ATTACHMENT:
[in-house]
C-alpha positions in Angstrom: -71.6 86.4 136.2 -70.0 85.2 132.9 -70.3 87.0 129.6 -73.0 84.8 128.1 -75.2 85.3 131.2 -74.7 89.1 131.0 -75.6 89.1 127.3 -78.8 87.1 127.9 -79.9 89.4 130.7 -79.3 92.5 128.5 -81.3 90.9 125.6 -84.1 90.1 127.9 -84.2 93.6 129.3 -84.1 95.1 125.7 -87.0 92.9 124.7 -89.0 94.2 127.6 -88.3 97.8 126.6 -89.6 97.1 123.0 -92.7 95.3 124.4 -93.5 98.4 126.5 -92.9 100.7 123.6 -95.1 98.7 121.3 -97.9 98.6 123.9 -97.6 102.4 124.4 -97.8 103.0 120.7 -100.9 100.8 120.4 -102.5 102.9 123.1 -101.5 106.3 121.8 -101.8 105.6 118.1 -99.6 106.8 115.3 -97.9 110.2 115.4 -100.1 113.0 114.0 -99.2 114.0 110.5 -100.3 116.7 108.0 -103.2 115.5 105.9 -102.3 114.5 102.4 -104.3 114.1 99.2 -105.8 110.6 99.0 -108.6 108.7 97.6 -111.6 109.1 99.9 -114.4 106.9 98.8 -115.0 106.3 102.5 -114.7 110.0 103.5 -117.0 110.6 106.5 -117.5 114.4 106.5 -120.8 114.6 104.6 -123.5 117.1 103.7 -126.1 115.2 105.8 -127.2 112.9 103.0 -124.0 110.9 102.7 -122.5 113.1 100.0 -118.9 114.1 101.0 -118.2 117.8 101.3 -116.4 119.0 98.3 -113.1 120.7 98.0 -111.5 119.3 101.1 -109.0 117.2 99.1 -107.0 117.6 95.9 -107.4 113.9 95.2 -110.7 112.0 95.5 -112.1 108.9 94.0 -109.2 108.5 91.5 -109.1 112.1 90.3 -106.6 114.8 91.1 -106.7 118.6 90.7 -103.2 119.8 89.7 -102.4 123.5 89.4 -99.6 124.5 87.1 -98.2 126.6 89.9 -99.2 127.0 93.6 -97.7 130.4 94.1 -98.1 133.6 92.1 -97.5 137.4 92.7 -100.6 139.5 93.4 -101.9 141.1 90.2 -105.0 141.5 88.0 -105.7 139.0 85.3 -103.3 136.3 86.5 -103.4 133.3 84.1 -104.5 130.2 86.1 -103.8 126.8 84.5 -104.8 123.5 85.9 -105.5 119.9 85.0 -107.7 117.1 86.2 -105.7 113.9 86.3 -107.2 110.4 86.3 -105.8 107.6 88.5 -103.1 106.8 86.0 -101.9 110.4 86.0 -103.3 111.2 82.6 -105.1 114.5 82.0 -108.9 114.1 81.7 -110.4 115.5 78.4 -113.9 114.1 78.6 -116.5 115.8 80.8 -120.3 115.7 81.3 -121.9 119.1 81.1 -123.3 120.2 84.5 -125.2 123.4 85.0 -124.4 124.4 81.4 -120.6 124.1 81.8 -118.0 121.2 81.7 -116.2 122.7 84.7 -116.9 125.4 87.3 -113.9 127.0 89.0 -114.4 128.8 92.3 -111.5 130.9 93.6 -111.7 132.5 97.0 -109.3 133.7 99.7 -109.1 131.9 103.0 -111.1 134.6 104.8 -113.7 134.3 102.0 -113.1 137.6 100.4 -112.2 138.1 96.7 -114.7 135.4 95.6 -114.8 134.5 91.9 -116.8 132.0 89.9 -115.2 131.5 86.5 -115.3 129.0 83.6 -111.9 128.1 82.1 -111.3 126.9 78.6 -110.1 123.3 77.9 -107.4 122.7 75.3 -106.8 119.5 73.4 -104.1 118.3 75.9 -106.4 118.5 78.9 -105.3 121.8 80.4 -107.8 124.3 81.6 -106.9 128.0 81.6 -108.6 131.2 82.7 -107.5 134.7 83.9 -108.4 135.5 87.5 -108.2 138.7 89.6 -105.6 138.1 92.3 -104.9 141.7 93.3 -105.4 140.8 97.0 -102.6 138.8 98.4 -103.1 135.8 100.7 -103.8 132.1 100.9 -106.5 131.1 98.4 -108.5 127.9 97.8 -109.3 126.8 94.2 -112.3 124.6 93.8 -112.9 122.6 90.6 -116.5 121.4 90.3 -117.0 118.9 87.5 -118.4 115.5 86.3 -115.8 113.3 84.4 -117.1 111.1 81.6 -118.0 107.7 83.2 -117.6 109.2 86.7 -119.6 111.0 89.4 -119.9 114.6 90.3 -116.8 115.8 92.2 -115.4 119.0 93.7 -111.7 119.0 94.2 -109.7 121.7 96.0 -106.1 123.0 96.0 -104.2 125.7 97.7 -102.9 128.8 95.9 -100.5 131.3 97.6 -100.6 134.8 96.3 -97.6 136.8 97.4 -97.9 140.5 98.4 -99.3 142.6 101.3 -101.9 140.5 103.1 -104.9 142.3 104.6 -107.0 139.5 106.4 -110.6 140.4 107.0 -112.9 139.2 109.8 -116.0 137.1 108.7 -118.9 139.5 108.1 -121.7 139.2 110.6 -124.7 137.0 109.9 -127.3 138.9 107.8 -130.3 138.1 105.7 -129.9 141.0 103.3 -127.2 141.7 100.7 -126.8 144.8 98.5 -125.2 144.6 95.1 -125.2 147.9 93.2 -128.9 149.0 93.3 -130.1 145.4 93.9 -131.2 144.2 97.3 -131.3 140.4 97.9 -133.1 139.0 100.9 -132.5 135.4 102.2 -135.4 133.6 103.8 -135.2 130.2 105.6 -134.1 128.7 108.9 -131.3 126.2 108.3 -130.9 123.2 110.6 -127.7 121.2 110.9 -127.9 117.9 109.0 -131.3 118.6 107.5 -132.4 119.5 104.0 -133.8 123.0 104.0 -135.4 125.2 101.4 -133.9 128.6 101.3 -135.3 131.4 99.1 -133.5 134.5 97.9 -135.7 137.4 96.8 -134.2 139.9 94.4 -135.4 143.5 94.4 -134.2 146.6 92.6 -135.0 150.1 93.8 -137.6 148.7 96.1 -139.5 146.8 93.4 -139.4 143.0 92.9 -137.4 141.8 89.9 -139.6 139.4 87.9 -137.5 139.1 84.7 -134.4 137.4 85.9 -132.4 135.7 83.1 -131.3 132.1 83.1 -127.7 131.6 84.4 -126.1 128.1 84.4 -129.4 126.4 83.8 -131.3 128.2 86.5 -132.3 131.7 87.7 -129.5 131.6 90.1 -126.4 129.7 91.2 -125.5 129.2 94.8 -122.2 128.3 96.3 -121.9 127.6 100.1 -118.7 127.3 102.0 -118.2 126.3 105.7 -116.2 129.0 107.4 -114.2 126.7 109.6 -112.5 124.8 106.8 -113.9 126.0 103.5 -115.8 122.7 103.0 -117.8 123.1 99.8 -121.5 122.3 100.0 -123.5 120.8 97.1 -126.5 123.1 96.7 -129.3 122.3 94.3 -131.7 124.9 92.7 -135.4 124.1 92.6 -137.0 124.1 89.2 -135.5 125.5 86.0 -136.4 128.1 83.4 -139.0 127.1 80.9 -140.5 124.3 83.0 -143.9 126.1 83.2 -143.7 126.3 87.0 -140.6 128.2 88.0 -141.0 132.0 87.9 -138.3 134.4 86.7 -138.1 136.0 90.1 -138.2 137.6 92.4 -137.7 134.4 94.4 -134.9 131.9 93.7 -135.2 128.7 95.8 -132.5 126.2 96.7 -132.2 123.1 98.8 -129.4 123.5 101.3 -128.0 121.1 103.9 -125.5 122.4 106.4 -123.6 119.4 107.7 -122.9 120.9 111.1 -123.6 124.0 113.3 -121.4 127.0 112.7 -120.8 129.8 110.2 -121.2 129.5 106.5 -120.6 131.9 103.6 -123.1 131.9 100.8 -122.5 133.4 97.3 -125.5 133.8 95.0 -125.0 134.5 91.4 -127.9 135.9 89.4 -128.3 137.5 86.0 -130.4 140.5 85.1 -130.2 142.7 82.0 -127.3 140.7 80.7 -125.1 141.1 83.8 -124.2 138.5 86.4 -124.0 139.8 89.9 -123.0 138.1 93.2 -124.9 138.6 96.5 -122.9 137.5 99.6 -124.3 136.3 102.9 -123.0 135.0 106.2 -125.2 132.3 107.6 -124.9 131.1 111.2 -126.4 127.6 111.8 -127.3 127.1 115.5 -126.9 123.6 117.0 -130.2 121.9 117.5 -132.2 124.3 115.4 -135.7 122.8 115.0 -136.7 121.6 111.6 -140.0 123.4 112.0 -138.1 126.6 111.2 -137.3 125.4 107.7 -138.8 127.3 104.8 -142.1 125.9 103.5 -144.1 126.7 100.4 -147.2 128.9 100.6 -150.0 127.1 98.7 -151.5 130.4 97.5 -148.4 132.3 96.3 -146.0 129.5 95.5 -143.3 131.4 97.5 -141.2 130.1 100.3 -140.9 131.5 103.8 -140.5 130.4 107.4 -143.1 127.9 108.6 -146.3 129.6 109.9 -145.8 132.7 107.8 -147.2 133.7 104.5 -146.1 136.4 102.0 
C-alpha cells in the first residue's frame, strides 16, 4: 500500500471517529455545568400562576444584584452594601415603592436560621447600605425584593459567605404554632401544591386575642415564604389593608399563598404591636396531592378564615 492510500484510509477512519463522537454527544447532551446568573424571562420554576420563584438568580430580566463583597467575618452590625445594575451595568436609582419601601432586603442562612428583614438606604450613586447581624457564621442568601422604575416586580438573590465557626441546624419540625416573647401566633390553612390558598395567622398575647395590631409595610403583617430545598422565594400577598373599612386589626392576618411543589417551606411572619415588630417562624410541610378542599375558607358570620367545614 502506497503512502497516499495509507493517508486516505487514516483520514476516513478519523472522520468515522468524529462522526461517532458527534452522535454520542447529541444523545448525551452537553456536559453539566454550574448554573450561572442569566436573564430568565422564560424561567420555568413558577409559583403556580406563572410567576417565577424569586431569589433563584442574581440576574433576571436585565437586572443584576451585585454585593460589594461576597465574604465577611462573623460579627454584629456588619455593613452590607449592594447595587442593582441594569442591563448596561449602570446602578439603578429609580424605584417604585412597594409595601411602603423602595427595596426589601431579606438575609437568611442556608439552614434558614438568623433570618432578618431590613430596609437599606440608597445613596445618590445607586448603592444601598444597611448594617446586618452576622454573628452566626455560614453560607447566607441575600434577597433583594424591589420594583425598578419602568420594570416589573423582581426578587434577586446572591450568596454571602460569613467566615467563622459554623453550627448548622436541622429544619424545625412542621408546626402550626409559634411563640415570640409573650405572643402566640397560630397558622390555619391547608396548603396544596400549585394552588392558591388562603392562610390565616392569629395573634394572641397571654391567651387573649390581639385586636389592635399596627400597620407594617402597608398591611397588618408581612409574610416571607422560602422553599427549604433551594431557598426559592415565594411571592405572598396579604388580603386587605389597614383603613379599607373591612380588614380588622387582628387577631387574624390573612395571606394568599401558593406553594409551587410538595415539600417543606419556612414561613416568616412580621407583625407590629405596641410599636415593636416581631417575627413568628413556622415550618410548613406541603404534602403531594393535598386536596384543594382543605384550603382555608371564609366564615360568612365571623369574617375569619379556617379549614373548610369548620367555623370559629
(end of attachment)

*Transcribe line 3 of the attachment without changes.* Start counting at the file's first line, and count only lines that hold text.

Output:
C-alpha cells in the first residue's frame, strides 16, 4: 500500500471517529455545568400562576444584584452594601415603592436560621447600605425584593459567605404554632401544591386575642415564604389593608399563598404591636396531592378564615 492510500484510509477512519463522537454527544447532551446568573424571562420554576420563584438568580430580566463583597467575618452590625445594575451595568436609582419601601432586603442562612428583614438606604450613586447581624457564621442568601422604575416586580438573590465557626441546624419540625416573647401566633390553612390558598395567622398575647395590631409595610403583617430545598422565594400577598373599612386589626392576618411543589417551606411572619415588630417562624410541610378542599375558607358570620367545614 502506497503512502497516499495509507493517508486516505487514516483520514476516513478519523472522520468515522468524529462522526461517532458527534452522535454520542447529541444523545448525551452537553456536559453539566454550574448554573450561572442569566436573564430568565422564560424561567420555568413558577409559583403556580406563572410567576417565577424569586431569589433563584442574581440576574433576571436585565437586572443584576451585585454585593460589594461576597465574604465577611462573623460579627454584629456588619455593613452590607449592594447595587442593582441594569442591563448596561449602570446602578439603578429609580424605584417604585412597594409595601411602603423602595427595596426589601431579606438575609437568611442556608439552614434558614438568623433570618432578618431590613430596609437599606440608597445613596445618590445607586448603592444601598444597611448594617446586618452576622454573628452566626455560614453560607447566607441575600434577597433583594424591589420594583425598578419602568420594570416589573423582581426578587434577586446572591450568596454571602460569613467566615467563622459554623453550627448548622436541622429544619424545625412542621408546626402550626409559634411563640415570640409573650405572643402566640397560630397558622390555619391547608396548603396544596400549585394552588392558591388562603392562610390565616392569629395573634394572641397571654391567651387573649390581639385586636389592635399596627400597620407594617402597608398591611397588618408581612409574610416571607422560602422553599427549604433551594431557598426559592415565594411571592405572598396579604388580603386587605389597614383603613379599607373591612380588614380588622387582628387577631387574624390573612395571606394568599401558593406553594409551587410538595415539600417543606419556612414561613416568616412580621407583625407590629405596641410599636415593636416581631417575627413568628413556622415550618410548613406541603404534602403531594393535598386536596384543594382543605384550603382555608371564609366564615360568612365571623369574617375569619379556617379549614373548610369548620367555623370559629